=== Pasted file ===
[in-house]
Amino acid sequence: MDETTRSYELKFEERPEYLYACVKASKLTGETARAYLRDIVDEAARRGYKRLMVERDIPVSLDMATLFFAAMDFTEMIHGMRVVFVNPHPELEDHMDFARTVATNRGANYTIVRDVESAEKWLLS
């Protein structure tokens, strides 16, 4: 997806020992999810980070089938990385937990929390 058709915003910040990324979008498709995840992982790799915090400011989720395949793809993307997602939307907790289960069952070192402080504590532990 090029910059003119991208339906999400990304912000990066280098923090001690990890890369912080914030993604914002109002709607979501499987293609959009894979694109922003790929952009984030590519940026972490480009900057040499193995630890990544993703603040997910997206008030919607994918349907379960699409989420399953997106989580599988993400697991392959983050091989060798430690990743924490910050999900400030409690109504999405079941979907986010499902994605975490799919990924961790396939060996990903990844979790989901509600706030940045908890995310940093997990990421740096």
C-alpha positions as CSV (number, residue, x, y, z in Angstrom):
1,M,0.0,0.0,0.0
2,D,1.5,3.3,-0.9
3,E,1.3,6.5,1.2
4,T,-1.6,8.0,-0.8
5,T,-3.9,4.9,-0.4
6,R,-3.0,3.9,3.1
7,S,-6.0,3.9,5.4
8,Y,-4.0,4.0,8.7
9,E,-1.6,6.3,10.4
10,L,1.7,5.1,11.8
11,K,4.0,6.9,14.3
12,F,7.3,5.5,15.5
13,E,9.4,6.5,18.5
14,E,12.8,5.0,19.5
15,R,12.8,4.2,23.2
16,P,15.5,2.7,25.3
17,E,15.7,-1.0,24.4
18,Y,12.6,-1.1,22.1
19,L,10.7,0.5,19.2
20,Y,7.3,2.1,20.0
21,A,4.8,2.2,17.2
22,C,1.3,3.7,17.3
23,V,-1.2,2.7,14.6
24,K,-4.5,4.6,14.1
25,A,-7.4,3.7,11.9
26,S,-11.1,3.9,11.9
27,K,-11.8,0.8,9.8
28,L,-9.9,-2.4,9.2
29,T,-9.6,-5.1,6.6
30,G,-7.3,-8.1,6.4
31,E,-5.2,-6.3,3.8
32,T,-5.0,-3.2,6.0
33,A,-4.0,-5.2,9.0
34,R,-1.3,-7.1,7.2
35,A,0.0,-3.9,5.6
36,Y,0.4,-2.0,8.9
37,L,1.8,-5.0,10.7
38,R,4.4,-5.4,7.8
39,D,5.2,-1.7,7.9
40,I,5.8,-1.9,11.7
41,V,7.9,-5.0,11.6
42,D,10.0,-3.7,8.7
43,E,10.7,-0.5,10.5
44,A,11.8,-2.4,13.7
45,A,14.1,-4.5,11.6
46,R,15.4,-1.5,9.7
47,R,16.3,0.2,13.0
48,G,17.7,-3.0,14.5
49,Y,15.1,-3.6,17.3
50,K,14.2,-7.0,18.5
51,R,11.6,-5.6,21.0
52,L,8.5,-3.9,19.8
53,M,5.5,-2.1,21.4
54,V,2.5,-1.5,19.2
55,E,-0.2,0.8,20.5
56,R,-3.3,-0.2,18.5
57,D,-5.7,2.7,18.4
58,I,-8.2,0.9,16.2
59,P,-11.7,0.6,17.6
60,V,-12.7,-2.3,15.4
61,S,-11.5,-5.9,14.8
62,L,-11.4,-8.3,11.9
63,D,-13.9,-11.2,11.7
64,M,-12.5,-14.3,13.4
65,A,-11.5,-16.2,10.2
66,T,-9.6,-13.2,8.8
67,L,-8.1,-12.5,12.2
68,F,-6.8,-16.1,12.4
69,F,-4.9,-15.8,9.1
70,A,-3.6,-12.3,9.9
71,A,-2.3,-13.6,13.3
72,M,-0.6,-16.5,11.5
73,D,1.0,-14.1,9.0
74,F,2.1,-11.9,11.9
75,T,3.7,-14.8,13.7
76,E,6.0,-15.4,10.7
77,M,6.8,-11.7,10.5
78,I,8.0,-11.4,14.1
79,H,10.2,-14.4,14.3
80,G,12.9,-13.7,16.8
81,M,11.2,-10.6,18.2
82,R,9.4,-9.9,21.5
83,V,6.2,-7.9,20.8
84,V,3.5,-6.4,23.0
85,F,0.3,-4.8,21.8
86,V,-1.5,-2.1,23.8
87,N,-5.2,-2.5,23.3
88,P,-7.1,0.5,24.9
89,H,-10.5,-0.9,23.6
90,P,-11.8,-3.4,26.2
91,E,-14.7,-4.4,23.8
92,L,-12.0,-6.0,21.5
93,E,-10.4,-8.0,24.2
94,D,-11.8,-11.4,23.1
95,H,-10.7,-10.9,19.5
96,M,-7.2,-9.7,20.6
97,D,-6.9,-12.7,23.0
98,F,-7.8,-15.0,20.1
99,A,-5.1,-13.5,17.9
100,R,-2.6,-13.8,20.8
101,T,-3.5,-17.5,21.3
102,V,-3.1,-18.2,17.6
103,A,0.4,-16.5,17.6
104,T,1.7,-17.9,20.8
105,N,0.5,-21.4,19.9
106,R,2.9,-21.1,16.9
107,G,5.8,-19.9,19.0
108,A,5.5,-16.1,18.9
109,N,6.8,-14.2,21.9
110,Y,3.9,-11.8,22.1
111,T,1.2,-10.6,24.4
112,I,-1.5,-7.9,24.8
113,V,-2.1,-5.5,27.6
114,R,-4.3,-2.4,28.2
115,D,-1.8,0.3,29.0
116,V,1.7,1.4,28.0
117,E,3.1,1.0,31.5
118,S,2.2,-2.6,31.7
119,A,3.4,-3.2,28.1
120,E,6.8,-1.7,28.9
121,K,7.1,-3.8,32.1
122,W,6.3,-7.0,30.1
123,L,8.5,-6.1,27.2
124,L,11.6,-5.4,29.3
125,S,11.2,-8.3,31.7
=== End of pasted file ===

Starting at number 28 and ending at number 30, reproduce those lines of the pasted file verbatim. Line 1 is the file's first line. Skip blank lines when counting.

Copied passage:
24,K,-4.5,4.6,14.1
25,A,-7.4,3.7,11.9
26,S,-11.1,3.9,11.9